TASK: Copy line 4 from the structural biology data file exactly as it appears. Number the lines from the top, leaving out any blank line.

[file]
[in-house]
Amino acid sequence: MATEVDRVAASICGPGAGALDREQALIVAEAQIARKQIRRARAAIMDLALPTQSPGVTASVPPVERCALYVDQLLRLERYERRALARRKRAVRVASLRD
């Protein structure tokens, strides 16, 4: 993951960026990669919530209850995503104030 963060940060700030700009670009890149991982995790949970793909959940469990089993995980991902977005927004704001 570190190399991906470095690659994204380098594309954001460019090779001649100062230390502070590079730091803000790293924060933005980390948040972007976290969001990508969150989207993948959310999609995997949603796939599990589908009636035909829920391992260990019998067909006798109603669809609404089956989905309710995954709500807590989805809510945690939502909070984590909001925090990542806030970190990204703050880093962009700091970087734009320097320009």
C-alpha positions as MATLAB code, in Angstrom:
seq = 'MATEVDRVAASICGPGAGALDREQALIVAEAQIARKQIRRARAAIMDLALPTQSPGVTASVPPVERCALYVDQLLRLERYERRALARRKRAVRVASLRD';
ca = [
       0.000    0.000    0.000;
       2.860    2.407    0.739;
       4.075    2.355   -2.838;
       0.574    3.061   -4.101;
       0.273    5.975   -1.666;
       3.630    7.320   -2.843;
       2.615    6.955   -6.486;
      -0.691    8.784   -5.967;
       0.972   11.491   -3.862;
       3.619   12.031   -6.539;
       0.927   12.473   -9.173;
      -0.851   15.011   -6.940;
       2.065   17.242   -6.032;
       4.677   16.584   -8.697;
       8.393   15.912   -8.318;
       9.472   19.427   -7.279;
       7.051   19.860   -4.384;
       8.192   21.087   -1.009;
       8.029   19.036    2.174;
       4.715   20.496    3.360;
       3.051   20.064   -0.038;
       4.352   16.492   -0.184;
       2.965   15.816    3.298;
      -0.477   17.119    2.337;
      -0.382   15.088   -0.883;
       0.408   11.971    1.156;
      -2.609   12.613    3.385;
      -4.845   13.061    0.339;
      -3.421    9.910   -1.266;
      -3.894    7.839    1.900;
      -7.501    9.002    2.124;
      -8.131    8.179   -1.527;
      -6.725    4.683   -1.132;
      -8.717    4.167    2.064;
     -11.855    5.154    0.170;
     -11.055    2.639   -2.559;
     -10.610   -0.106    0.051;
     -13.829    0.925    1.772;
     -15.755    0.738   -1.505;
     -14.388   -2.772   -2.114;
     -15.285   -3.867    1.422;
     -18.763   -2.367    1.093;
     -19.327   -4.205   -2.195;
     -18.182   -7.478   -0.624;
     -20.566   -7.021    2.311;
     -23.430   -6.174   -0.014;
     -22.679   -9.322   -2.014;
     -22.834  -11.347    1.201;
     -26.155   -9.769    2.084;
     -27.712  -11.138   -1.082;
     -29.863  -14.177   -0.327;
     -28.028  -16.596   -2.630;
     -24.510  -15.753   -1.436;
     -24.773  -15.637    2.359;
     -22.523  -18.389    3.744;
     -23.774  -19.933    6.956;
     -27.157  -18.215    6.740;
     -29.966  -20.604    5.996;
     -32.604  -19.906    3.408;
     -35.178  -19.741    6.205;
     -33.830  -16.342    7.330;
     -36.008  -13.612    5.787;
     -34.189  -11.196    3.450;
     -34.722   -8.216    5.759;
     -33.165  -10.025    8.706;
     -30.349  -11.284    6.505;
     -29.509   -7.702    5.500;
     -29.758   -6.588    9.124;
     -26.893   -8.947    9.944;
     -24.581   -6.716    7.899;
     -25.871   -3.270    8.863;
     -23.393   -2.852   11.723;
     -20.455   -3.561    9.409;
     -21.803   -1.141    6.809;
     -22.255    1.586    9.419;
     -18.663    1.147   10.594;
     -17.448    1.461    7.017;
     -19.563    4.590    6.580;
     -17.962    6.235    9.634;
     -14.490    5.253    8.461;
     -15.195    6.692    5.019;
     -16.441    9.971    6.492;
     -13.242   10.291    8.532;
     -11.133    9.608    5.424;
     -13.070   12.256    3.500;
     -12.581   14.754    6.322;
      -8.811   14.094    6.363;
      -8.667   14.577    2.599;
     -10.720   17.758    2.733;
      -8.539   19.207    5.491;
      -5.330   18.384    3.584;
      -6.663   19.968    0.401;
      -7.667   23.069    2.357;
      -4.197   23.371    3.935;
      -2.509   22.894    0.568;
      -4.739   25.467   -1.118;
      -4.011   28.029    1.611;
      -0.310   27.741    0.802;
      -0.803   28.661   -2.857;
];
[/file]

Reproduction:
C-alpha positions as MATLAB code, in Angstrom: